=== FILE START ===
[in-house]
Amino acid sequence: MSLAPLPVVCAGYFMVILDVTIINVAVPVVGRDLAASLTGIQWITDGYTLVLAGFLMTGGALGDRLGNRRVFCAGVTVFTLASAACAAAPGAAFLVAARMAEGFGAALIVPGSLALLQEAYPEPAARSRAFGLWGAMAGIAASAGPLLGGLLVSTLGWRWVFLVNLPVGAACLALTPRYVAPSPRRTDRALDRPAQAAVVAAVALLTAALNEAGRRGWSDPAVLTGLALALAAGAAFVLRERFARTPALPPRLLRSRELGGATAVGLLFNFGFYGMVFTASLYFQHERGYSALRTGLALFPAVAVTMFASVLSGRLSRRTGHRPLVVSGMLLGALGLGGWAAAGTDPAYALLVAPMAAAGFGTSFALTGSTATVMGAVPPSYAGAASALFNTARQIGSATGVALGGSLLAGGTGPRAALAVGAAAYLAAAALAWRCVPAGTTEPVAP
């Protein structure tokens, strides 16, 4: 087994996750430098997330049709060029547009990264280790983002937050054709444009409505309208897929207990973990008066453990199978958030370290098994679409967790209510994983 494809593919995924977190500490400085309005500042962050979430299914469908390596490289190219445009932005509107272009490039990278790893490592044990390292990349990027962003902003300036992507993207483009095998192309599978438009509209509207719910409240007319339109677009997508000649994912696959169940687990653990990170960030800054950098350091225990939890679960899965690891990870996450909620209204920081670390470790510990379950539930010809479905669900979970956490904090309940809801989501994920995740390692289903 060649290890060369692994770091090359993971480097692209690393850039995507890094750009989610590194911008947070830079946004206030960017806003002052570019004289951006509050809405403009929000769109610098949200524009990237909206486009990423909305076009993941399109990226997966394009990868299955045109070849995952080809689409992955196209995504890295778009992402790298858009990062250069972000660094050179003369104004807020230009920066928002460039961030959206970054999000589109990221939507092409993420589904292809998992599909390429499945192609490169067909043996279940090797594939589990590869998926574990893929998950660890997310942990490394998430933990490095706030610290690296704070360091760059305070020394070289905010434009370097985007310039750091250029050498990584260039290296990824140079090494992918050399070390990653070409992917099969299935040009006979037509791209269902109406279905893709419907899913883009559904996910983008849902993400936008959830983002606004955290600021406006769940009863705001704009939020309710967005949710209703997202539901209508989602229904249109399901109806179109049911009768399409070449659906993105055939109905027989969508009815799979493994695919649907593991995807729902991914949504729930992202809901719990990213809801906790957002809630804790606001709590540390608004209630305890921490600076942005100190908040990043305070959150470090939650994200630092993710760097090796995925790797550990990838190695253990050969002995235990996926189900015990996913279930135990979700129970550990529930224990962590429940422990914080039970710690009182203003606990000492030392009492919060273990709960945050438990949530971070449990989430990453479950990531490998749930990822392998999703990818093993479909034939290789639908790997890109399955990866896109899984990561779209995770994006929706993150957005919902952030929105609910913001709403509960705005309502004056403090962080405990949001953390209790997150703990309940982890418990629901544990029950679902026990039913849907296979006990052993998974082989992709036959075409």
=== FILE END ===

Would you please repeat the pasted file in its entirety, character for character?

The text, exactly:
[in-house]
Amino acid sequence: MSLAPLPVVCAGYFMVILDVTIINVAVPVVGRDLAASLTGIQWITDGYTLVLAGFLMTGGALGDRLGNRRVFCAGVTVFTLASAACAAAPGAAFLVAARMAEGFGAALIVPGSLALLQEAYPEPAARSRAFGLWGAMAGIAASAGPLLGGLLVSTLGWRWVFLVNLPVGAACLALTPRYVAPSPRRTDRALDRPAQAAVVAAVALLTAALNEAGRRGWSDPAVLTGLALALAAGAAFVLRERFARTPALPPRLLRSRELGGATAVGLLFNFGFYGMVFTASLYFQHERGYSALRTGLALFPAVAVTMFASVLSGRLSRRTGHRPLVVSGMLLGALGLGGWAAAGTDPAYALLVAPMAAAGFGTSFALTGSTATVMGAVPPSYAGAASALFNTARQIGSATGVALGGSLLAGGTGPRAALAVGAAAYLAAAALAWRCVPAGTTEPVAP
């Protein structure tokens, strides 16, 4: 087994996750430098997330049709060029547009990264280790983002937050054709444009409505309208897929207990973990008066453990199978958030370290098994679409967790209510994983 494809593919995924977190500490400085309005500042962050979430299914469908390596490289190219445009932005509107272009490039990278790893490592044990390292990349990027962003902003300036992507993207483009095998192309599978438009509209509207719910409240007319339109677009997508000649994912696959169940687990653990990170960030800054950098350091225990939890679960899965690891990870996450909620209204920081670390470790510990379950539930010809479905669900979970956490904090309940809801989501994920995740390692289903 060649290890060369692994770091090359993971480097692209690393850039995507890094750009989610590194911008947070830079946004206030960017806003002052570019004289951006509050809405403009929000769109610098949200524009990237909206486009990423909305076009993941399109990226997966394009990868299955045109070849995952080809689409992955196209995504890295778009992402790298858009990062250069972000660094050179003369104004807020230009920066928002460039961030959206970054999000589109990221939507092409993420589904292809998992599909390429499945192609490169067909043996279940090797594939589990590869998926574990893929998950660890997310942990490394998430933990490095706030610290690296704070360091760059305070020394070289905010434009370097985007310039750091250029050498990584260039290296990824140079090494992918050399070390990653070409992917099969299935040009006979037509791209269902109406279905893709419907899913883009559904996910983008849902993400936008959830983002606004955290600021406006769940009863705001704009939020309710967005949710209703997202539901209508989602229904249109399901109806179109049911009768399409070449659906993105055939109905027989969508009815799979493994695919649907593991995807729902991914949504729930992202809901719990990213809801906790957002809630804790606001709590540390608004209630305890921490600076942005100190908040990043305070959150470090939650994200630092993710760097090796995925790797550990990838190695253990050969002995235990996926189900015990996913279930135990979700129970550990529930224990962590429940422990914080039970710690009182203003606990000492030392009492919060273990709960945050438990949530971070449990989430990453479950990531490998749930990822392998999703990818093993479909034939290789639908790997890109399955990866896109899984990561779209995770994006929706993150957005919902952030929105609910913001709403509960705005309502004056403090962080405990949001953390209790997150703990309940982890418990629901544990029950679902026990039913849907296979006990052993998974082989992709036959075409």